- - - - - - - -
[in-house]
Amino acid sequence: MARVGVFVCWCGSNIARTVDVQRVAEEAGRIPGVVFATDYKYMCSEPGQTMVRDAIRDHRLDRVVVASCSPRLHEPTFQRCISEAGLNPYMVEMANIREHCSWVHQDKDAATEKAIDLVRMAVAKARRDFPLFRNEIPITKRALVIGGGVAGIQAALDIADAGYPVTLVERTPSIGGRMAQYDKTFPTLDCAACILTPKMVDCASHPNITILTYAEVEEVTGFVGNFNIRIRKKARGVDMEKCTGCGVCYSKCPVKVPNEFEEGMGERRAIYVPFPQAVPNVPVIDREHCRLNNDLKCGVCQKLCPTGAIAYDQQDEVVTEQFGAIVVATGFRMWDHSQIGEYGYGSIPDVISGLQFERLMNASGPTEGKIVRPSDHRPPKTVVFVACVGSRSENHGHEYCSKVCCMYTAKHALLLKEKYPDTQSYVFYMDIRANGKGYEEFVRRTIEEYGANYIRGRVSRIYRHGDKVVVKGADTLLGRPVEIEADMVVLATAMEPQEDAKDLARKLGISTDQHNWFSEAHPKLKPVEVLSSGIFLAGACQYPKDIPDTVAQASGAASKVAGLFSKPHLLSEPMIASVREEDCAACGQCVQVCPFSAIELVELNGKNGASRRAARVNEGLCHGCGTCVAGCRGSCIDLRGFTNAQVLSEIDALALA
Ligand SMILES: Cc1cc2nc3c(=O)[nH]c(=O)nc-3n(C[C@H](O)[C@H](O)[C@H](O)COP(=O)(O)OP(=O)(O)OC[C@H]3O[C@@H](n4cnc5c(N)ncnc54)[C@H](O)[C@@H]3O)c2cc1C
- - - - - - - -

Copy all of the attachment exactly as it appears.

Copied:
[in-house]
Amino acid sequence: MARVGVFVCWCGSNIARTVDVQRVAEEAGRIPGVVFATDYKYMCSEPGQTMVRDAIRDHRLDRVVVASCSPRLHEPTFQRCISEAGLNPYMVEMANIREHCSWVHQDKDAATEKAIDLVRMAVAKARRDFPLFRNEIPITKRALVIGGGVAGIQAALDIADAGYPVTLVERTPSIGGRMAQYDKTFPTLDCAACILTPKMVDCASHPNITILTYAEVEEVTGFVGNFNIRIRKKARGVDMEKCTGCGVCYSKCPVKVPNEFEEGMGERRAIYVPFPQAVPNVPVIDREHCRLNNDLKCGVCQKLCPTGAIAYDQQDEVVTEQFGAIVVATGFRMWDHSQIGEYGYGSIPDVISGLQFERLMNASGPTEGKIVRPSDHRPPKTVVFVACVGSRSENHGHEYCSKVCCMYTAKHALLLKEKYPDTQSYVFYMDIRANGKGYEEFVRRTIEEYGANYIRGRVSRIYRHGDKVVVKGADTLLGRPVEIEADMVVLATAMEPQEDAKDLARKLGISTDQHNWFSEAHPKLKPVEVLSSGIFLAGACQYPKDIPDTVAQASGAASKVAGLFSKPHLLSEPMIASVREEDCAACGQCVQVCPFSAIELVELNGKNGASRRAARVNEGLCHGCGTCVAGCRGSCIDLRGFTNAQVLSEIDALALA
Ligand SMILES: Cc1cc2nc3c(=O)[nH]c(=O)nc-3n(C[C@H](O)[C@H](O)[C@H](O)COP(=O)(O)OP(=O)(O)OC[C@H]3O[C@@H](n4cnc5c(N)ncnc54)[C@H](O)[C@@H]3O)c2cc1C